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The Joker is, without question, the turning point in Steve Miller's career, the album where he infused his blues with a big, bright dose of pop and got exactly what he deserved: Top Ten hits and stardom. He also lost a lot of fans, the ones who dug his winding improvs, because those spacy jams were driven by chops and revealed new worlds. The Joker isn't mind-expanding, it's party music, filled with good vibes, never laying a heavy trip, always keeping things light, relaxed and easygoing. Sometimes, the vibes are interrupted, but not in a harsh way -- the second side slows a bit, largely due to the sludgy "Come in My Kitchen" and "Evil," the two songs that were recorded live but lacking any kinetic energy -- but for the most part, this is all bright and fun, occasionally truly silly, as on "Shu Ba Da Du Ma Ma Ma Ma." This silliness, of course, alienated old fans all the more, but that sense of fun is both the most appealing thing about The Joker and it set a touchstone for the rest of his career. Here, it's best heard on the terrific opener "Sugar Babe" and, of course, the timeless title track, which is sunny and ridiculous in equal measure. If nothing else is quite up to that standard in terms of songs -- certainly, it's not as jammed-pack as its successor, Fly Like an Eagle -- The Joker nevertheless maintains its good-time vibe so well that it's hard not to smile along...provided you're on the same wavelength as Miller, of course. © Stephen Thomas Erlewine /TiVo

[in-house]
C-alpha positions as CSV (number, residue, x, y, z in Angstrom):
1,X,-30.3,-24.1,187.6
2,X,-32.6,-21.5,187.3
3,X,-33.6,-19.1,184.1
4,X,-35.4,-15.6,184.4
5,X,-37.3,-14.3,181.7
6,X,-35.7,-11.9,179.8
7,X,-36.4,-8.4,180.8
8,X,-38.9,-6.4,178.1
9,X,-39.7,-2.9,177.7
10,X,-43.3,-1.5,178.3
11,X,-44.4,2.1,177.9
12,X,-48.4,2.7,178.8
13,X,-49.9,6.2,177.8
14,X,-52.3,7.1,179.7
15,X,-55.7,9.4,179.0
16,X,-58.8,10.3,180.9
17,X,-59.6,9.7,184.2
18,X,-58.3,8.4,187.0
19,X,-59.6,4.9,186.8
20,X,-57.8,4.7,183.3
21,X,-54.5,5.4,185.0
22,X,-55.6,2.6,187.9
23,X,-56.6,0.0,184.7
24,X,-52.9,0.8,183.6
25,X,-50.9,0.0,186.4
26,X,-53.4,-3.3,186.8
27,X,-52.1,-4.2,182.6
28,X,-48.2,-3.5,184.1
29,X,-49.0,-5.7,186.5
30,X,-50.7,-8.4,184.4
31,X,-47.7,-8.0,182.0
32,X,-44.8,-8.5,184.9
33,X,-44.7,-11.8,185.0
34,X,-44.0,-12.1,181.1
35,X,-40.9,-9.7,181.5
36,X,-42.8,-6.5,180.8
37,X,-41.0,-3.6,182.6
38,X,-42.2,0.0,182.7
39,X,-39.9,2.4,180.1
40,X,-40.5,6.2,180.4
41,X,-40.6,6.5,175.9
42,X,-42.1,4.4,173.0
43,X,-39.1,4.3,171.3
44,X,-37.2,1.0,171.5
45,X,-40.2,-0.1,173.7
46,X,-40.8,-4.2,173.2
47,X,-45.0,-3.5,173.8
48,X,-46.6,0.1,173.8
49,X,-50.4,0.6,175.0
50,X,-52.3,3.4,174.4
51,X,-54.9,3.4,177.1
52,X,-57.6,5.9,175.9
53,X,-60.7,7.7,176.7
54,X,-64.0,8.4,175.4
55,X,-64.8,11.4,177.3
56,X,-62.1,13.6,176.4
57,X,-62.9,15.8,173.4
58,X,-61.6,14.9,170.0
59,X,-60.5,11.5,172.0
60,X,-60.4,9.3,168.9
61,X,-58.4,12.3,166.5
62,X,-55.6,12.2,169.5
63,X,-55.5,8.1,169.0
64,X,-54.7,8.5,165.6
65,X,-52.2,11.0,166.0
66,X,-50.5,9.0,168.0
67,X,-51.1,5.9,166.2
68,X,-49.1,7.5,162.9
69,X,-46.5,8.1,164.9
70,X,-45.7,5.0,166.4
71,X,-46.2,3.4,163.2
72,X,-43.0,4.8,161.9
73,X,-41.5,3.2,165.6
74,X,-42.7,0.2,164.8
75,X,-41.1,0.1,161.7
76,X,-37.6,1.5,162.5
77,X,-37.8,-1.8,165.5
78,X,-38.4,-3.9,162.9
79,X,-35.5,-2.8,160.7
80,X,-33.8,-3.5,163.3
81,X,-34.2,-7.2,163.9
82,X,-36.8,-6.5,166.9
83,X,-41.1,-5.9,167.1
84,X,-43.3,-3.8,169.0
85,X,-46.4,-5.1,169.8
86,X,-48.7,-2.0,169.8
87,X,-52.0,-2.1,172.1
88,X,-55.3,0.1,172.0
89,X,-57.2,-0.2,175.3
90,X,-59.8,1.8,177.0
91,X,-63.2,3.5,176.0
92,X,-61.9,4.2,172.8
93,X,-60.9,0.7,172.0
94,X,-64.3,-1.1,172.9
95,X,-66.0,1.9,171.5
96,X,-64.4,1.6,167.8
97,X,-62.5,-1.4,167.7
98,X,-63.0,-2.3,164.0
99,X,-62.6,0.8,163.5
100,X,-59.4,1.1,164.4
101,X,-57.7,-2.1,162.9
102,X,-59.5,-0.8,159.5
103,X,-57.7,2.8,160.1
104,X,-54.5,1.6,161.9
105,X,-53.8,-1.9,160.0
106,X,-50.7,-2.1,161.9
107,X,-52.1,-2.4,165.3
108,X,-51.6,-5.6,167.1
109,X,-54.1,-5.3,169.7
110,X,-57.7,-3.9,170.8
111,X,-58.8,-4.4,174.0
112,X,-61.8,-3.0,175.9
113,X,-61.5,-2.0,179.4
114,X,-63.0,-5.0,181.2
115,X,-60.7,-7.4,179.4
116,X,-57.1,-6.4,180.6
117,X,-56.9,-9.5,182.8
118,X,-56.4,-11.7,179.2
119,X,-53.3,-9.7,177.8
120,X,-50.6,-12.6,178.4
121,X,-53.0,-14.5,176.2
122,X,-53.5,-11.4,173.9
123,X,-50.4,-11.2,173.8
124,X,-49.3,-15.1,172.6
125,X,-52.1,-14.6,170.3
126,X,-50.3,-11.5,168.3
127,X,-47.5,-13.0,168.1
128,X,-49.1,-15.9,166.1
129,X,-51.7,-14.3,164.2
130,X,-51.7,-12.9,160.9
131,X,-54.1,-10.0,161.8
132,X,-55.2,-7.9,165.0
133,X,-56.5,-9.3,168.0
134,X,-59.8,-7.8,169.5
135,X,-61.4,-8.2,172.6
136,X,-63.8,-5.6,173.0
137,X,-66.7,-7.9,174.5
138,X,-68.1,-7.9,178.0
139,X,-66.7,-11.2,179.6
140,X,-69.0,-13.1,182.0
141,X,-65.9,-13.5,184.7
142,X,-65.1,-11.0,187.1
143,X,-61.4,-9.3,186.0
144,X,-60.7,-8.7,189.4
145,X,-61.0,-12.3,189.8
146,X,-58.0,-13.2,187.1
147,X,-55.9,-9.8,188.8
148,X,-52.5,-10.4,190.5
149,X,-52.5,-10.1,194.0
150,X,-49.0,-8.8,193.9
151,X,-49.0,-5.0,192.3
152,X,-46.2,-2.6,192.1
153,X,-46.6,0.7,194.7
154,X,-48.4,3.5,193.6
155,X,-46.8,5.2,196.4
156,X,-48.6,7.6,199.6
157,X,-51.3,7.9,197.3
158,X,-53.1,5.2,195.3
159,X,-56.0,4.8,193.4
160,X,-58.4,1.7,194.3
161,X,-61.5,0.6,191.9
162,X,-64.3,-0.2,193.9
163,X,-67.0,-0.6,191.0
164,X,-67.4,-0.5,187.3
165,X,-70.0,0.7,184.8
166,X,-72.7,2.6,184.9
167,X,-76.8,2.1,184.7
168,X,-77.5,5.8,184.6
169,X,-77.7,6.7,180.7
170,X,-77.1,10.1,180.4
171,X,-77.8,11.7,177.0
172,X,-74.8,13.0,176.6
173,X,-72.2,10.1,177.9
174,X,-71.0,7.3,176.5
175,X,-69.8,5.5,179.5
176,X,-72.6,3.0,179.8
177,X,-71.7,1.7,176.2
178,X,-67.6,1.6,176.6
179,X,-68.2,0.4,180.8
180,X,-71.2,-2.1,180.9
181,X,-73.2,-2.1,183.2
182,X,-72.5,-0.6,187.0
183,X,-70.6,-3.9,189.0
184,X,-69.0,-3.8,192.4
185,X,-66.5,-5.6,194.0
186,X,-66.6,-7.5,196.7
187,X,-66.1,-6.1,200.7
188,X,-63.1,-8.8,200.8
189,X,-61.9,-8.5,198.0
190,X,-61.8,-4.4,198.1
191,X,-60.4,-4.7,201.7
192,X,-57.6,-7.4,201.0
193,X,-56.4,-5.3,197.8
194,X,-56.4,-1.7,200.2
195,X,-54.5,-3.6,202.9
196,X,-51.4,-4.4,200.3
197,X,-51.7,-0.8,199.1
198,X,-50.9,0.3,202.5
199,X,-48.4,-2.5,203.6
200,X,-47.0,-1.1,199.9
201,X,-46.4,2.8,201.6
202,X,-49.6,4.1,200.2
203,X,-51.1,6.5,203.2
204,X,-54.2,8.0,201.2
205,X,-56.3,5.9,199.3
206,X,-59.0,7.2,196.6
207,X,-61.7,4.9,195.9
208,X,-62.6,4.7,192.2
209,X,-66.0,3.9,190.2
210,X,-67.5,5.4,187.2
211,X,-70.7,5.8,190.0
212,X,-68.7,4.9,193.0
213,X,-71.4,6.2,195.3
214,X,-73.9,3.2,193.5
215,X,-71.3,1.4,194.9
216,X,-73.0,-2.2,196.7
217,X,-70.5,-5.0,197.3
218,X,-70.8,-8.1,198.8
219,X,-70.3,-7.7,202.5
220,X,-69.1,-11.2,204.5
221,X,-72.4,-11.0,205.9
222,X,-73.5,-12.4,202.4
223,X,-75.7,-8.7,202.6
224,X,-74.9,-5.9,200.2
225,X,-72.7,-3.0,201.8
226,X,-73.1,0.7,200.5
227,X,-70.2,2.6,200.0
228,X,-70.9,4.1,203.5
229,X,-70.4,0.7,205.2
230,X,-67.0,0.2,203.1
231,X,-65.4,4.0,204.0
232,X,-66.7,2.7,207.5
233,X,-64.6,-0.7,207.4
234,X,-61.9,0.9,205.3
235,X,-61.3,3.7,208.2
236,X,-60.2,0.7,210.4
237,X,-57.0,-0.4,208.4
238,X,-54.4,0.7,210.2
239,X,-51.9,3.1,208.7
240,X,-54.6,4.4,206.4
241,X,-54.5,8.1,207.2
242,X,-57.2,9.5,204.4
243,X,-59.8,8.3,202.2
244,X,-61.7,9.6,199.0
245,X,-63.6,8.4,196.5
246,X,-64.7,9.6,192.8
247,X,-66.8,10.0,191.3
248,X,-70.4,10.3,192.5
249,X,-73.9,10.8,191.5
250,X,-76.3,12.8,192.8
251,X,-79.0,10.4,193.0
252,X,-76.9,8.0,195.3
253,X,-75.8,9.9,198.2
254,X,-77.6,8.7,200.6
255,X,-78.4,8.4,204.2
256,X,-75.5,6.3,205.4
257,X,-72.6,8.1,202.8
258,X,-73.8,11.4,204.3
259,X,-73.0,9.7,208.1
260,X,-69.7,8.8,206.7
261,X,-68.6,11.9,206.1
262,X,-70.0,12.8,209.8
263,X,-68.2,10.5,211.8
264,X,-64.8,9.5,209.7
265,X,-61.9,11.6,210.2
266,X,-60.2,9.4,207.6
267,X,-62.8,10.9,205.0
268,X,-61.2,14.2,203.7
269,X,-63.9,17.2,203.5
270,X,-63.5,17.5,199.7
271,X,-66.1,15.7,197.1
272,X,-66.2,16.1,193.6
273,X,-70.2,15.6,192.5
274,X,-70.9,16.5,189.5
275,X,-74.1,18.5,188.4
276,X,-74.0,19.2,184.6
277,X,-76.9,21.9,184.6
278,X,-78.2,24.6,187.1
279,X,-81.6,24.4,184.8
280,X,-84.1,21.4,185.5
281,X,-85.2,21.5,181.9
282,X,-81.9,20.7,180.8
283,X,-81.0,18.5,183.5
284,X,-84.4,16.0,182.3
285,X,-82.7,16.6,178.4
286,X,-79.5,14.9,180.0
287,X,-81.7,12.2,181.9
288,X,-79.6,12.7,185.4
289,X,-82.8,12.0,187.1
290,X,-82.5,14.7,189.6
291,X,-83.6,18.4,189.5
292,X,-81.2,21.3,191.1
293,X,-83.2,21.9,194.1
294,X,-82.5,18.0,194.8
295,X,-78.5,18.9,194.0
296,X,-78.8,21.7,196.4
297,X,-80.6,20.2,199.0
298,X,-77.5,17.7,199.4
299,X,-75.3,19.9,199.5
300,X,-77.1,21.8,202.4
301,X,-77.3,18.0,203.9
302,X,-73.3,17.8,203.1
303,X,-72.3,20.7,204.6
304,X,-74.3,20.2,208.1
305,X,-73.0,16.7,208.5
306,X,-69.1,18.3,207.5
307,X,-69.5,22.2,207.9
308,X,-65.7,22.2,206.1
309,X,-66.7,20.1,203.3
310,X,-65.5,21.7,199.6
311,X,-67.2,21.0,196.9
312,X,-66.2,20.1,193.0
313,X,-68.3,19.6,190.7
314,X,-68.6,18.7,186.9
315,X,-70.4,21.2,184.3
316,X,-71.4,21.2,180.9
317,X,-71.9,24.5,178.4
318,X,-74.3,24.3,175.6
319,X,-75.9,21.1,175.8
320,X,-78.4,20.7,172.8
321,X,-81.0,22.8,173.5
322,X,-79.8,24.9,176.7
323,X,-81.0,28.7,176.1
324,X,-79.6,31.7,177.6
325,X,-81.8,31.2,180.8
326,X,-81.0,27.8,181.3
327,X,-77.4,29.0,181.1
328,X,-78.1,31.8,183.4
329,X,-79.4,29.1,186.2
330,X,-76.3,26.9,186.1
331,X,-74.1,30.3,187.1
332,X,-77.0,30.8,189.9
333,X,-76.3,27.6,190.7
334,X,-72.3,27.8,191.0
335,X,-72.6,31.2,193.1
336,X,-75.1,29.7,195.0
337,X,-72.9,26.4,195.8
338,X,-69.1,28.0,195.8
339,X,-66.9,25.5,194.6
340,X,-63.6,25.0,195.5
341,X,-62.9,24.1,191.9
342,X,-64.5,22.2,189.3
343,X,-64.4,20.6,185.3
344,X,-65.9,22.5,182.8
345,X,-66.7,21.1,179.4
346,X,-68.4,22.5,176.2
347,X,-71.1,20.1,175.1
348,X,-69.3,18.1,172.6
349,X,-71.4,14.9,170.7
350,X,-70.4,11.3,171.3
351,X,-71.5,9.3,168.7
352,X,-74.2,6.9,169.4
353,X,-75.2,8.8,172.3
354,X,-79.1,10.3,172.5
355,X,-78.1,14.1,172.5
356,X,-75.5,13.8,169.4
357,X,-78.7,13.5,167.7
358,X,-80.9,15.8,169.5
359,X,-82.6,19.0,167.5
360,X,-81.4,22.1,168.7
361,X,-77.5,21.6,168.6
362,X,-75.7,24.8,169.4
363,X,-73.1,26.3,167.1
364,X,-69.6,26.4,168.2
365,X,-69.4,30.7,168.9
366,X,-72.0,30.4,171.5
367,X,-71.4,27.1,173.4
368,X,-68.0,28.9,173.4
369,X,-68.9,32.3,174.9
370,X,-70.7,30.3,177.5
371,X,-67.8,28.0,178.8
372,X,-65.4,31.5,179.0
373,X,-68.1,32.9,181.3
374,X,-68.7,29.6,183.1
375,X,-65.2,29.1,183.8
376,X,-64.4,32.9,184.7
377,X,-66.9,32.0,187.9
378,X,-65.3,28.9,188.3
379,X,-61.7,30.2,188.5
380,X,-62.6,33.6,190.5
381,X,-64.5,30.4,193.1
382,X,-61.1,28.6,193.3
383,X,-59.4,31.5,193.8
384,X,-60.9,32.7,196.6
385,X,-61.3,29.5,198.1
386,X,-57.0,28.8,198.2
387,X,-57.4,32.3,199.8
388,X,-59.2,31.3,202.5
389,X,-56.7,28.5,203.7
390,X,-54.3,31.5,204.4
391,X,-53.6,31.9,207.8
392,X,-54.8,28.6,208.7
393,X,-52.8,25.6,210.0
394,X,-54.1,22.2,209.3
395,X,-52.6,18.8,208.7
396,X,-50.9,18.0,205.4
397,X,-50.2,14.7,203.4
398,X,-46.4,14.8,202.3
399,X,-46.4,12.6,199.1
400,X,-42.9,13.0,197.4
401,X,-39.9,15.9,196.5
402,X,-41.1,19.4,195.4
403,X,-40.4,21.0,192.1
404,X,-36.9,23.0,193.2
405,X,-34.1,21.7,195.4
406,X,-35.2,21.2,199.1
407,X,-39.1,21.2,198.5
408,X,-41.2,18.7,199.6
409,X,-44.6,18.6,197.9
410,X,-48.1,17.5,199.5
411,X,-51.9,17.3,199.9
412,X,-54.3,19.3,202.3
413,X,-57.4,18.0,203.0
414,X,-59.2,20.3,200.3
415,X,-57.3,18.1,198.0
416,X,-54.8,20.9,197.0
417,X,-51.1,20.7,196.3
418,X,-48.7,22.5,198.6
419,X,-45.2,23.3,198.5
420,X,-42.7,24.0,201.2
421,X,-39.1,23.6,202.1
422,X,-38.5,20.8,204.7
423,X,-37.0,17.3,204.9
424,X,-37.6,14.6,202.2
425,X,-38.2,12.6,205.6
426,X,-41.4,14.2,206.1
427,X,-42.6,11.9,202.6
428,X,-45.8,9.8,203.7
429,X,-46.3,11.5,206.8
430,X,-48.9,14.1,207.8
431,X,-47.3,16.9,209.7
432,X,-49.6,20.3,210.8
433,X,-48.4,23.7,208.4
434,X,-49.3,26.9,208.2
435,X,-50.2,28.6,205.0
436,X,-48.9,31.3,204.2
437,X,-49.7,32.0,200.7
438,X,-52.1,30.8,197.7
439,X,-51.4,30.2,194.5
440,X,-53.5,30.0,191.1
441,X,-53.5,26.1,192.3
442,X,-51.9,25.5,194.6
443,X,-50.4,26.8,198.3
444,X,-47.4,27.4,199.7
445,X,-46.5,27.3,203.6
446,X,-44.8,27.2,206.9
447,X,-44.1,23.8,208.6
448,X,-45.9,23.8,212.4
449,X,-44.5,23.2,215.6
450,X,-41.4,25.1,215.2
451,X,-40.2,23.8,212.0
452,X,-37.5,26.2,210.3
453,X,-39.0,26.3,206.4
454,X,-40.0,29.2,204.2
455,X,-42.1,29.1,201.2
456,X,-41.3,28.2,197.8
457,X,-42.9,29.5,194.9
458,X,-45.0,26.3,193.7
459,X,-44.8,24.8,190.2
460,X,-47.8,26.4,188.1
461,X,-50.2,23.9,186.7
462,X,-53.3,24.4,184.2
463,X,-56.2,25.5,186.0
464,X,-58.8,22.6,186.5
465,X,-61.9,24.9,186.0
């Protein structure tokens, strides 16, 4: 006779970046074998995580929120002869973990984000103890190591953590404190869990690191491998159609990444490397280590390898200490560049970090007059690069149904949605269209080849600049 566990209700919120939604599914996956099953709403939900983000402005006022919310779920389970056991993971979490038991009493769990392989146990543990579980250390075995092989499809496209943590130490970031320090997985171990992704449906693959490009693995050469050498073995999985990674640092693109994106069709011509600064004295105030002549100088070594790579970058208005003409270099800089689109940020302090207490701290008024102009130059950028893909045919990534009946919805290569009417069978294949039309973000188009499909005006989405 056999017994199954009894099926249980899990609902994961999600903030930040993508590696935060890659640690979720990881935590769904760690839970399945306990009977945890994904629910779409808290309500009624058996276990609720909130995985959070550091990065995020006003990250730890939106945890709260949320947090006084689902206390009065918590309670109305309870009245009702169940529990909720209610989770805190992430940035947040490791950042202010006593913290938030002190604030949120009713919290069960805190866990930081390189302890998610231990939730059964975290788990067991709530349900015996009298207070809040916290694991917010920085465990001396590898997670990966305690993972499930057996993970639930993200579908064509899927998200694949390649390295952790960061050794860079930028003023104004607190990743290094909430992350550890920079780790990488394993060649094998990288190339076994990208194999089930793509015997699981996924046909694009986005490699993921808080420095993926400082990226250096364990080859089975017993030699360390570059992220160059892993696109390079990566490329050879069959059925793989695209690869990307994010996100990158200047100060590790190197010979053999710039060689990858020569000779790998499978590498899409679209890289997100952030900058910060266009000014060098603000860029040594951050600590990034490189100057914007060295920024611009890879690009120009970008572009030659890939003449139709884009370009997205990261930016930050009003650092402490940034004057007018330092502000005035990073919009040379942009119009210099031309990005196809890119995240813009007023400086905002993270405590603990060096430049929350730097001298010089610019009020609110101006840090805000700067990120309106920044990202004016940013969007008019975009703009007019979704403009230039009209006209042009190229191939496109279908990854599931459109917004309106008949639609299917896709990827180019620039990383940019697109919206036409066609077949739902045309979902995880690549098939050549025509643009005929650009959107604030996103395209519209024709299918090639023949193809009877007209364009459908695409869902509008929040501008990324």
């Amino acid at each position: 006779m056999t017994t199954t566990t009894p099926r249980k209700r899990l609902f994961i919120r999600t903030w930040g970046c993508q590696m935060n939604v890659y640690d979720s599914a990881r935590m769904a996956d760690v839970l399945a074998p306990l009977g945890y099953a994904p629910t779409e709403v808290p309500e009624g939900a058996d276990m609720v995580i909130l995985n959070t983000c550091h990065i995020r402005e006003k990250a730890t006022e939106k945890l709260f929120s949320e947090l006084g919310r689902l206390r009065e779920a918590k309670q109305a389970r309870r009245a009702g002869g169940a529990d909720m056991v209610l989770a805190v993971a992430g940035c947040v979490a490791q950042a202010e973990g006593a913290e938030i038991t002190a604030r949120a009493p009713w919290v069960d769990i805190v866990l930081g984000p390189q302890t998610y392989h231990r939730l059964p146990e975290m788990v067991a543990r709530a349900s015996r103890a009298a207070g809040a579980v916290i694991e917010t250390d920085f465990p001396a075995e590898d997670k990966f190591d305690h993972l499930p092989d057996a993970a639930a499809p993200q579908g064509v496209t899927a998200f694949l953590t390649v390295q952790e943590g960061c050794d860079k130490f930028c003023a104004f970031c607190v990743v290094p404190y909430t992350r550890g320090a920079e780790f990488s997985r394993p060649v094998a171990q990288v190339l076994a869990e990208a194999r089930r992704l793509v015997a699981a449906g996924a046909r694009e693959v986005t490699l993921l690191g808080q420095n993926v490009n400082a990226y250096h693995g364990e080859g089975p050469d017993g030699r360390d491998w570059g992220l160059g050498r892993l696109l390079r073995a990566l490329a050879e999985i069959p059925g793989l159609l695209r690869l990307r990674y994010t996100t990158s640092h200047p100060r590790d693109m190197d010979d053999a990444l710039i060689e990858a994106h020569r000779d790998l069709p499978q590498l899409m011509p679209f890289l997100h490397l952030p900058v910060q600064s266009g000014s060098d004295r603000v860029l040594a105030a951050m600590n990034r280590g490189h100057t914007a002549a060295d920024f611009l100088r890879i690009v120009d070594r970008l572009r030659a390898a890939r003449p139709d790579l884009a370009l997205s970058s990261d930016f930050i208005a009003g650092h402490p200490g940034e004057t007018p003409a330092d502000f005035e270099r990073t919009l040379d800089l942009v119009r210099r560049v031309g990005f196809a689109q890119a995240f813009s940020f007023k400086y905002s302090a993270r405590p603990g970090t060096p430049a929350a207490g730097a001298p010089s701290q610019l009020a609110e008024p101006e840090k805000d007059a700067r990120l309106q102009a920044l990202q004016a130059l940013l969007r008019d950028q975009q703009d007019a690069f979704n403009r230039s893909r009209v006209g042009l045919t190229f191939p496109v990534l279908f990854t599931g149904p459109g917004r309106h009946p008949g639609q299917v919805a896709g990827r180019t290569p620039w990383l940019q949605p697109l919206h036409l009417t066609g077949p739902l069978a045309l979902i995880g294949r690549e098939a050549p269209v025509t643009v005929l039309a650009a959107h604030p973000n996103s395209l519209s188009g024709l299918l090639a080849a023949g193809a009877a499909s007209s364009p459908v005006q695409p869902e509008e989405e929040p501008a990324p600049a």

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Rock - Erschienen am 27. Oktober 2017 | Steve Miller - Owned

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Ultimate Hits may be something of a misnomer for the title of this 2017 compilation. In either its single CD or double-disc incarnation, Ultimate Hits contains the biggest songs from the Steve Miller Band, but they're surrounded by cuts that can't be classified as hits or even singles. This is especially true of the flagship double-disc, which opens up with an old recording of Steve Miller meeting Les Paul as a child -- a snippet that first surfaced on 1994's triple-disc box set Steve Miller Band -- followed by a live cut where Miller recounts the story for the crowd. Such sequencing suggests that Miller is more concerned with telling a narrative than presenting the nonstop party that the title Ultimate Hits suggests, and the first disc proves that to be true, offering an early airing of "The Joker" as a concession before unleashing a lot of latter-day live performances, including the only airing of the classic "Living in the U.S.A." Hits start to roll out toward the end of the first disc and carry through until halfway through the second, when the record shifts into second gear to close out the set. Several singles are absent -- "Your Cash Ain't Nothin' But Trash," "Macho City," "Wide River," "Ya Ya," "Circle of Love," "Cool Magic" among them -- which underscores that this Ultimate Hits is more of a career overview than a clearinghouse of familiar tunes. Listeners looking for just the hits should turn to 2003's Young Hearts: Complete Greatest Hits -- and, if they're all right with missing "Abracadabra," the 1978 LP Greatest Hits 1974-78 is the perfect distillation of Miller's prime -- because even in its single-disc incarnation, Ultimate Hits is too idiosyncratic for a casual fan. Instead, it's for the listener who is a serious Steve Miller Band fan but doesn't want to dig into the albums. © Stephen Thomas Erlewine /TiVo